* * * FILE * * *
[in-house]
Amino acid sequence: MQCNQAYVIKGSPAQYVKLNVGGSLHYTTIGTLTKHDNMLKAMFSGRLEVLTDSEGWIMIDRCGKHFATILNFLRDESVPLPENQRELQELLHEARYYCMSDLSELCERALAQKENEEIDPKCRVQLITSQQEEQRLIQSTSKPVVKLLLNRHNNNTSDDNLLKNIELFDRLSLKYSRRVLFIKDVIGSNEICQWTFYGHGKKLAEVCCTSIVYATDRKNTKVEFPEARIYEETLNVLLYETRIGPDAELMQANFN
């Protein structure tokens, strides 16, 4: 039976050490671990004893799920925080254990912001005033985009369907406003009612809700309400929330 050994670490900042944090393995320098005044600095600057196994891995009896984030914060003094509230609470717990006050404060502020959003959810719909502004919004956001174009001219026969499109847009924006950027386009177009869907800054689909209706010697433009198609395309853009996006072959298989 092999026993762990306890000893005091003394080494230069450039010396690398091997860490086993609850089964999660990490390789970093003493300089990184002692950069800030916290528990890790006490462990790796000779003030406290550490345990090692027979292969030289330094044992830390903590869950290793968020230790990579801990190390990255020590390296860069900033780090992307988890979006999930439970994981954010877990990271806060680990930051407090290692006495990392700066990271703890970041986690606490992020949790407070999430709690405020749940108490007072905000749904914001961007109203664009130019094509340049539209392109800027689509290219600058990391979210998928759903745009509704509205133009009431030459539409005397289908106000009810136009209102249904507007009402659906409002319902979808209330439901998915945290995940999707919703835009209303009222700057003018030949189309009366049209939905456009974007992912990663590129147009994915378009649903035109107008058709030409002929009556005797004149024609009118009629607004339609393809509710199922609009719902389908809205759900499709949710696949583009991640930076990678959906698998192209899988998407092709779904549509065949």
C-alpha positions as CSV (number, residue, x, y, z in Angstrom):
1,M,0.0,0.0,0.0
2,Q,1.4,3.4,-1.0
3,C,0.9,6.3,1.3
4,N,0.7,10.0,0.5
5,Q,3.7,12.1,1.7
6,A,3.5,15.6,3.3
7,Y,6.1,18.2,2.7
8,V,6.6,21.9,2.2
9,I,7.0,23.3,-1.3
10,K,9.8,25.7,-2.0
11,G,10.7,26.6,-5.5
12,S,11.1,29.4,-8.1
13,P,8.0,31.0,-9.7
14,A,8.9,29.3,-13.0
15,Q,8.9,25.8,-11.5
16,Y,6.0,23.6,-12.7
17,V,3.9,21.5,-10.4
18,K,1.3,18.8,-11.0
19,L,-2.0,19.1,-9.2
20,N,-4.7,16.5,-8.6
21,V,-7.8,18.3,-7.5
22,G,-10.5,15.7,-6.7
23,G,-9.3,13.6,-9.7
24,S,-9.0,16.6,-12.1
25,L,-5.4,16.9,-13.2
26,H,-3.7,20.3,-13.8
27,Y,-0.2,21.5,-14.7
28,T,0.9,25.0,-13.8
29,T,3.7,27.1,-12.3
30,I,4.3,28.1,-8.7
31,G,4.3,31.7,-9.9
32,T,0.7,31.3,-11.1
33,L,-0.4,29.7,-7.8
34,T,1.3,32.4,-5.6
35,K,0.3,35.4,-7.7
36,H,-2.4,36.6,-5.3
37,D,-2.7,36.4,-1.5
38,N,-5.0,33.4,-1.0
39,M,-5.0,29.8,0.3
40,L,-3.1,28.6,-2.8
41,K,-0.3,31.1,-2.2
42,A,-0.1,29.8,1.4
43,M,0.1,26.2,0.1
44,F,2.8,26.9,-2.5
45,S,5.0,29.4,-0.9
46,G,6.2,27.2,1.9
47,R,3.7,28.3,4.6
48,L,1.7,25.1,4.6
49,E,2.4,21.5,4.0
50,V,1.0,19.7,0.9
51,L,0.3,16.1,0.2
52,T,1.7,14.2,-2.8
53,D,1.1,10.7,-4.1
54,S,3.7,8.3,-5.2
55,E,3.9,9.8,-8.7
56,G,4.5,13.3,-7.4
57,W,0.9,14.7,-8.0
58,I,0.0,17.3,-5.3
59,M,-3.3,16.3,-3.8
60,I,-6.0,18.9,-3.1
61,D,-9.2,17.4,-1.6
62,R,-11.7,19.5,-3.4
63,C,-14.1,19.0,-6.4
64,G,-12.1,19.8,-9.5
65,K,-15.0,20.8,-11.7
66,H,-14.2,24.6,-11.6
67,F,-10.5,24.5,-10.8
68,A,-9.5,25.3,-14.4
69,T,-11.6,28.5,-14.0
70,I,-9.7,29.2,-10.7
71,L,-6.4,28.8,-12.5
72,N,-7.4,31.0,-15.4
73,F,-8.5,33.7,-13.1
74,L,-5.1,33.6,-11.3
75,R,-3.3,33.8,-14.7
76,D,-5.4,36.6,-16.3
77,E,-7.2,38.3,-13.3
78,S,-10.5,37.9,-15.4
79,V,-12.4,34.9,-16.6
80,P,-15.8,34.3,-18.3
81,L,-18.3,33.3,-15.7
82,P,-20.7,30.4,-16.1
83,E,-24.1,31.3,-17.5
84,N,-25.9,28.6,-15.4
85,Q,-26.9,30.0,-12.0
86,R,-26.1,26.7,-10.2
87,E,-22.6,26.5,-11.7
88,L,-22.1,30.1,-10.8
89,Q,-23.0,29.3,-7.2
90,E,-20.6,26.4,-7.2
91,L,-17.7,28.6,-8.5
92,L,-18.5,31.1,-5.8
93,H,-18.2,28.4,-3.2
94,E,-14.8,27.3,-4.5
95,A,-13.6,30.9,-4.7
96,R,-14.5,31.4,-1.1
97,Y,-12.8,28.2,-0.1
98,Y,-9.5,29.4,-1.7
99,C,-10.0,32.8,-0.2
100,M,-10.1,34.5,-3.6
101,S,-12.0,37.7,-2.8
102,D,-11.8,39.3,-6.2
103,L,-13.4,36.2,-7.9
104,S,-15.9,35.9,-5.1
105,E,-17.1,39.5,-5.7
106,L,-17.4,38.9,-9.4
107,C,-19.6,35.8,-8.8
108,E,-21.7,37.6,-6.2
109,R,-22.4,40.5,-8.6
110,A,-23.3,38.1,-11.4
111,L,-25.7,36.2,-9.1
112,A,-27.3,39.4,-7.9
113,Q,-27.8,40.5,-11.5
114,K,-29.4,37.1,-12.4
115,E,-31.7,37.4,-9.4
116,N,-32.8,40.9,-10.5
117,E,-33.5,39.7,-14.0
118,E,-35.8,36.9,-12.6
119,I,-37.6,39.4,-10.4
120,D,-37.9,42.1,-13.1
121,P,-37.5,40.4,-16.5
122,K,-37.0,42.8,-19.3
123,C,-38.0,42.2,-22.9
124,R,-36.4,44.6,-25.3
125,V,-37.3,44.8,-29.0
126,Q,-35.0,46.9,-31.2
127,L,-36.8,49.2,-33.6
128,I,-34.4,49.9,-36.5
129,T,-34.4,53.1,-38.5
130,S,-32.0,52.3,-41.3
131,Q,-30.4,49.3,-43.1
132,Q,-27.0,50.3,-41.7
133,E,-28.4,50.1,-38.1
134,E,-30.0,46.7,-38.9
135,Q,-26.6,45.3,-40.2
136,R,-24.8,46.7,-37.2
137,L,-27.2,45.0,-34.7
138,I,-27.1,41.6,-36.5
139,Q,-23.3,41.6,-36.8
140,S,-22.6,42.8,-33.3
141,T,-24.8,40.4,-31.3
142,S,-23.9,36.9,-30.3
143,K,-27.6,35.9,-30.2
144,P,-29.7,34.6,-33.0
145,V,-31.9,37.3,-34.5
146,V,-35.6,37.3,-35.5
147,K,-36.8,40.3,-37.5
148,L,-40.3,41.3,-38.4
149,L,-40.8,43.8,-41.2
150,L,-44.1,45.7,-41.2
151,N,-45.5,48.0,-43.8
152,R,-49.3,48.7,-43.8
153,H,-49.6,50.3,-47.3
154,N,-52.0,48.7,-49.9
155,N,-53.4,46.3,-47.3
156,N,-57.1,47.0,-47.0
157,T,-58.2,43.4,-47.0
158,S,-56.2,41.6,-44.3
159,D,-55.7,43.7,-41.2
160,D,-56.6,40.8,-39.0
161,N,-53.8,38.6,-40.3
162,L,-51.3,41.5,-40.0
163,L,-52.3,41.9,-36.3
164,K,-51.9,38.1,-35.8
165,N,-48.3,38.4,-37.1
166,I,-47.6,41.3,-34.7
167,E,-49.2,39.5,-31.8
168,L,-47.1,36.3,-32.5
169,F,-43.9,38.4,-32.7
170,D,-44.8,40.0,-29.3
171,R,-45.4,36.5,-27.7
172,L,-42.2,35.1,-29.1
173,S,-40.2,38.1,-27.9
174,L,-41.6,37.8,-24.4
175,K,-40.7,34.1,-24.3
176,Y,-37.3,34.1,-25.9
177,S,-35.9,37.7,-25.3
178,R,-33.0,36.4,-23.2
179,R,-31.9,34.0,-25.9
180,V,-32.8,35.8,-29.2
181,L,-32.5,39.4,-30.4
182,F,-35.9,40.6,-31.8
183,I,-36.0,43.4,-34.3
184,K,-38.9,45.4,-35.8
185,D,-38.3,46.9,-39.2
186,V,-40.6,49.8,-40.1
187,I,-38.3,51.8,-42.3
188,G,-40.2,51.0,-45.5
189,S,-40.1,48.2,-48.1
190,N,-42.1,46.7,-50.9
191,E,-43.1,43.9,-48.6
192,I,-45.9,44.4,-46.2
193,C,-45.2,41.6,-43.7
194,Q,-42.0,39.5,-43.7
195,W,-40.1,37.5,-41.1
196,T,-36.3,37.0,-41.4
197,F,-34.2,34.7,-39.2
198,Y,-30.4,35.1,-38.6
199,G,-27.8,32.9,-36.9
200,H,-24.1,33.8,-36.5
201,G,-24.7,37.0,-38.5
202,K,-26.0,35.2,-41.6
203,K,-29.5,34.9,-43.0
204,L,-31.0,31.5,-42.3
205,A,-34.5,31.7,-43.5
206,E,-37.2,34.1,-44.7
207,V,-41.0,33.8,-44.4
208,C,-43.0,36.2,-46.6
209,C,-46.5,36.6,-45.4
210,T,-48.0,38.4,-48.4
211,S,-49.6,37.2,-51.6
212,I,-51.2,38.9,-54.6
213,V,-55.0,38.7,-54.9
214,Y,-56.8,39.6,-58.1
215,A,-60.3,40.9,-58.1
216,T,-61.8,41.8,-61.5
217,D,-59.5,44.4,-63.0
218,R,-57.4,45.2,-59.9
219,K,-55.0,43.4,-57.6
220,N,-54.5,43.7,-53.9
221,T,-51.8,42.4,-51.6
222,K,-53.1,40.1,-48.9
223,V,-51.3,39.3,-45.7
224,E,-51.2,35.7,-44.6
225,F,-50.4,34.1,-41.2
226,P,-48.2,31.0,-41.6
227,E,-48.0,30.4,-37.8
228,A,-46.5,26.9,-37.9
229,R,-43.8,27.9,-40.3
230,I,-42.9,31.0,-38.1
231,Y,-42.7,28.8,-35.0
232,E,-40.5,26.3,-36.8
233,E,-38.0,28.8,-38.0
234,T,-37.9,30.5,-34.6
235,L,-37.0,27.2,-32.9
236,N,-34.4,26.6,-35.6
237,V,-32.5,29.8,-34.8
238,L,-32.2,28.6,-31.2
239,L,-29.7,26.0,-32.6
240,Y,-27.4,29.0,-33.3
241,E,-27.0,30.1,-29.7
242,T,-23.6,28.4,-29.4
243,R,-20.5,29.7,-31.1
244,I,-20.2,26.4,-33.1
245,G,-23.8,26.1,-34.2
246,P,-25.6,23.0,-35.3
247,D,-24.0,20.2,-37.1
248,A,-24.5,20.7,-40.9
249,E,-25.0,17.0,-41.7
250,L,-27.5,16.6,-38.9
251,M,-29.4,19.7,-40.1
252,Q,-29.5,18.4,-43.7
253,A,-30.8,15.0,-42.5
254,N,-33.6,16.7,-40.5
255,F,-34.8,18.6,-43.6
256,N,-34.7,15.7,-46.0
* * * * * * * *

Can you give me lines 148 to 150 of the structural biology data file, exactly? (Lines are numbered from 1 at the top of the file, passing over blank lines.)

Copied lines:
144,P,-29.7,34.6,-33.0
145,V,-31.9,37.3,-34.5
146,V,-35.6,37.3,-35.5